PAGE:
Part of the problem is that Windows Phones have only 100,000 or so apps, compared with about 500,000 for Android or iPhones.
"Developers want to see more devices, and people want to buy only when they see more apps," said Sid Parakh, an analyst at fund firm McAdams Wright Ragen. "I'd say it will take years, they are so far behind."
Nokia may not have years. Finland's most famous company, relegated to second place in the global cellphone market by Samsung after more than a decade at the top, has bet its smartphone future on Microsoft.
Samsung stole some of Nokia's limelight by being the first to unveil a phone based on Windows Phone 8 software on Wednesday, a week before Nokia's event. Canaccord's Walkley expects Samsung to offer steep price discounts for Windows phones in markets where Nokia is also launching its phones.
While Samsung, HTC Corp and Huawei Technologies Co are also making phones based on the new Windows software, only Nokia is focused entirely on Windows Phone 8. This means that Nokia should be able to deliver more sophisticated Windows phones.
SUPPORT FROM CARRIERS
The job of saving Nokia, and getting the new Windows Phone 8 software off to a strong start, falls to Nokia Chief Executive Stephen Elop, the former Microsoft star who forged the agreement between the two companies.
One thing Elop has in his ammunition bag is support from big U.S. mobile service providers who want see Windows become a third strong smartphone platform to counterbalance the market heft of Android and Apple, which charges a heavy price premium.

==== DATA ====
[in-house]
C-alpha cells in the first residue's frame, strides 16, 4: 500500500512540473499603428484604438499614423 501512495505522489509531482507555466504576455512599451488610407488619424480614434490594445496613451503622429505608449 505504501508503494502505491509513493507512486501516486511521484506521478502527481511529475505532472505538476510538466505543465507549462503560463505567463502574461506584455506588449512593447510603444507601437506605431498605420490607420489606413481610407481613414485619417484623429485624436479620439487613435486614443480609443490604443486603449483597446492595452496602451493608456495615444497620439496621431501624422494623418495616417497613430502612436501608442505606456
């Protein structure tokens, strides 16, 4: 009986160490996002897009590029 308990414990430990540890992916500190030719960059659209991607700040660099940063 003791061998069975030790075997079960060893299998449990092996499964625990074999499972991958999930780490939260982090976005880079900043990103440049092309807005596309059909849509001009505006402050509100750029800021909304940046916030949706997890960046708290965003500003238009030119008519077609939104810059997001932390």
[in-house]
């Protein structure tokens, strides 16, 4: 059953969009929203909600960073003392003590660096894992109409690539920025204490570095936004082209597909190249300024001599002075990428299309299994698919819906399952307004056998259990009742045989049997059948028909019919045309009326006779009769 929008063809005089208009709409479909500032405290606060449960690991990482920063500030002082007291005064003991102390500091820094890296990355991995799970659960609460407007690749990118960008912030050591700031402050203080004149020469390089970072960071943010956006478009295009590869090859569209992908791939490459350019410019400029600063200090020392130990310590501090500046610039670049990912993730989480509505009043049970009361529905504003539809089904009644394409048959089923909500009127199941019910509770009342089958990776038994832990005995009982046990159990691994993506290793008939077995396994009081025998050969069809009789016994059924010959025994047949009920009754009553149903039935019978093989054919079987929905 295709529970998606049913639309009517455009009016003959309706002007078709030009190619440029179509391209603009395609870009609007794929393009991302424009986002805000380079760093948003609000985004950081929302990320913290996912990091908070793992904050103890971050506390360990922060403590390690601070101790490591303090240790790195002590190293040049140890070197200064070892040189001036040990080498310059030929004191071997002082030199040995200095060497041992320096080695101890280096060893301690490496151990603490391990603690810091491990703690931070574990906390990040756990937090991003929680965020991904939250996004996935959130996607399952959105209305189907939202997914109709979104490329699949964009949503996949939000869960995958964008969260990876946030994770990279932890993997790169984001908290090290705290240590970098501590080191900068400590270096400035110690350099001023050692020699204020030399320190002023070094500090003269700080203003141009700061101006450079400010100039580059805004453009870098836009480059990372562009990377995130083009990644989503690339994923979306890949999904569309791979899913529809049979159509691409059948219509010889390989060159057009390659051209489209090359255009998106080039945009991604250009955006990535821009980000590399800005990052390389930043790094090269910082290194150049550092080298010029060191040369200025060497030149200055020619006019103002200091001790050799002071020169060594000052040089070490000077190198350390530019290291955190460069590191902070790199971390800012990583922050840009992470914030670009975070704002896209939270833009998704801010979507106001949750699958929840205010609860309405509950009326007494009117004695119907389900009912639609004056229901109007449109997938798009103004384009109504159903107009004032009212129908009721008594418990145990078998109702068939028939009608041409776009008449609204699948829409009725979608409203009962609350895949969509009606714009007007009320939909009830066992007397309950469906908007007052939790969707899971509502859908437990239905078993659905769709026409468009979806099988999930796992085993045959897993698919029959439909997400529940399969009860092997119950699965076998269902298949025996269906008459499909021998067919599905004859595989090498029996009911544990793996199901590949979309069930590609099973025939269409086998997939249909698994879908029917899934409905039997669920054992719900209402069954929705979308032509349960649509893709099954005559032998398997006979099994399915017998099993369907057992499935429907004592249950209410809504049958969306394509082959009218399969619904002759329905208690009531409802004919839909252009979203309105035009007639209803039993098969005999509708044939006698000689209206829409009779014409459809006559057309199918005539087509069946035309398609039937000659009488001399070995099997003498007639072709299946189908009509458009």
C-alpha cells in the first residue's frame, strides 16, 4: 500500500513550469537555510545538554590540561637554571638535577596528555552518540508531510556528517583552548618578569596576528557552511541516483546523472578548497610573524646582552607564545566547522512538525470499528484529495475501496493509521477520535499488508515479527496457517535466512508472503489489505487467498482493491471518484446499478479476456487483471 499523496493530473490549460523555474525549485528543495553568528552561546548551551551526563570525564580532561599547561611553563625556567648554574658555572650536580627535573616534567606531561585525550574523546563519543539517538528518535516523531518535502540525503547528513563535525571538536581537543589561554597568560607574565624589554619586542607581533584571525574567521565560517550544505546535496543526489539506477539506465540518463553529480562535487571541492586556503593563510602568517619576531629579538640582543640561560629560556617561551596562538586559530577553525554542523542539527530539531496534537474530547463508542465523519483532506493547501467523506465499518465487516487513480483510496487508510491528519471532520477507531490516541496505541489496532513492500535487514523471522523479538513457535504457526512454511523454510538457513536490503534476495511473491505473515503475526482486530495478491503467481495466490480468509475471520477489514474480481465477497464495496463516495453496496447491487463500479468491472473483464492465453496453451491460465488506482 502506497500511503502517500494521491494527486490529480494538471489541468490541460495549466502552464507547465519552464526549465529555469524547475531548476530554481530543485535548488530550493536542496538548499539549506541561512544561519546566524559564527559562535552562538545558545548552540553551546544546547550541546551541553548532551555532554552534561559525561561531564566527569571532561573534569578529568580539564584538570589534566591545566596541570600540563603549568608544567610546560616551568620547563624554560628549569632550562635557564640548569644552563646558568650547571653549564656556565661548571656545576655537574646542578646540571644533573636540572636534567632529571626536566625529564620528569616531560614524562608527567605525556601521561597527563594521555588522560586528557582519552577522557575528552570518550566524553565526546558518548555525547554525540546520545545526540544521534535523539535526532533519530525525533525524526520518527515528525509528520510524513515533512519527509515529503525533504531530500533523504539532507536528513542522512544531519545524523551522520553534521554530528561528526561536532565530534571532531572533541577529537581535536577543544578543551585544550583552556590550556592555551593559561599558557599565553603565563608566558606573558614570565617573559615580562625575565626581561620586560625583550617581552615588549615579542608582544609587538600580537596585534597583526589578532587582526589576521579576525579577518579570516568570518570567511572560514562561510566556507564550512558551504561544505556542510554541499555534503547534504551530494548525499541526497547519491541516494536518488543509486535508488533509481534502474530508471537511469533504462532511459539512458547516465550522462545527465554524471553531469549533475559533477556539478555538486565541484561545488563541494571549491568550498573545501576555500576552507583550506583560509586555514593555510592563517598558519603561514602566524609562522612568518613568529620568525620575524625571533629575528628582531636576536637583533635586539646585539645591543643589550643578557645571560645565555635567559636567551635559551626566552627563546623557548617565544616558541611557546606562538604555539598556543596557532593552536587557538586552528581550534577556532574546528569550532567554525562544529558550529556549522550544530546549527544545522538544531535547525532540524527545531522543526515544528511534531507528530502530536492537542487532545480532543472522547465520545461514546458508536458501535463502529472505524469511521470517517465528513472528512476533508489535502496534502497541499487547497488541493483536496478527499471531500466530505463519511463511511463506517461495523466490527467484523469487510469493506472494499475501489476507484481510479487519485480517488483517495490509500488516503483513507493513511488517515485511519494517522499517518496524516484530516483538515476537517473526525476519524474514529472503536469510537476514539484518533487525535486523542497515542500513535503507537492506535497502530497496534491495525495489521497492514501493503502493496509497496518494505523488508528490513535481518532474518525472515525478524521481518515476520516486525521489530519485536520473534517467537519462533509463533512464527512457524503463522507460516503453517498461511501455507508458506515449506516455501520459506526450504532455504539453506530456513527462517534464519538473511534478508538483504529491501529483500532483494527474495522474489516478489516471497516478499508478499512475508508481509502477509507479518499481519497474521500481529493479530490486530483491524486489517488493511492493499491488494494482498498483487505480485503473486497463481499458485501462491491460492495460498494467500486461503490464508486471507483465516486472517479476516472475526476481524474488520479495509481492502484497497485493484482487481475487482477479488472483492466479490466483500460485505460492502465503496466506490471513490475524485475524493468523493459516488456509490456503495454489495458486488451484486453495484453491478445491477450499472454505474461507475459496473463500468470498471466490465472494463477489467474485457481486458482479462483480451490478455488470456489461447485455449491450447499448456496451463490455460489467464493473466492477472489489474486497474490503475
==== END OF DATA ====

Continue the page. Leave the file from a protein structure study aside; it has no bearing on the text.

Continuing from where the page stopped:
Top U.S. wireless providers Verizon Wireless, Sprint Nextel Corp and Deutsche Telekom's T-Mobile USA have all said they will support Windows Phone 8, and AT&T Inc said it will sell Nokia phones based on the Microsoft software.
"Everybody's liking what they see coming from Microsoft with the Windows 8 (mobile) platform from the user experience perspective and the integration perspective," said Bill Versen, a Verizon Wireless executive who works with business customers on their smartphone strategies.
"Enterprises have Windows-based platforms they're using for their businesses. They've been waiting for Microsoft to mobilize that in a user-accepted way," he added.
Because Microsoft's new phone software is similar to the upcoming Windows 8 desktop and tablet software - to be released on October 26 - developers can more easily write apps for both, which should help the platform's popularity and may even lead developers to eventually build apps for Windows before Android, Current Analysis analyst Avi Greengart said.
Microsoft actually makes more money from royalties on Android products than it does on sales of its own phone software, but "can't afford not to have a significant position in the global smartphone market," said CCS Insight analyst John Jackson.
Microsoft needs to get at least a 10 percent share of the smartphone market by the end of 2013 to be a contender, Canaccord's Walkley added.
(Additional reporting by Tarmo Virki; Editing by Jeffrey Benkoe)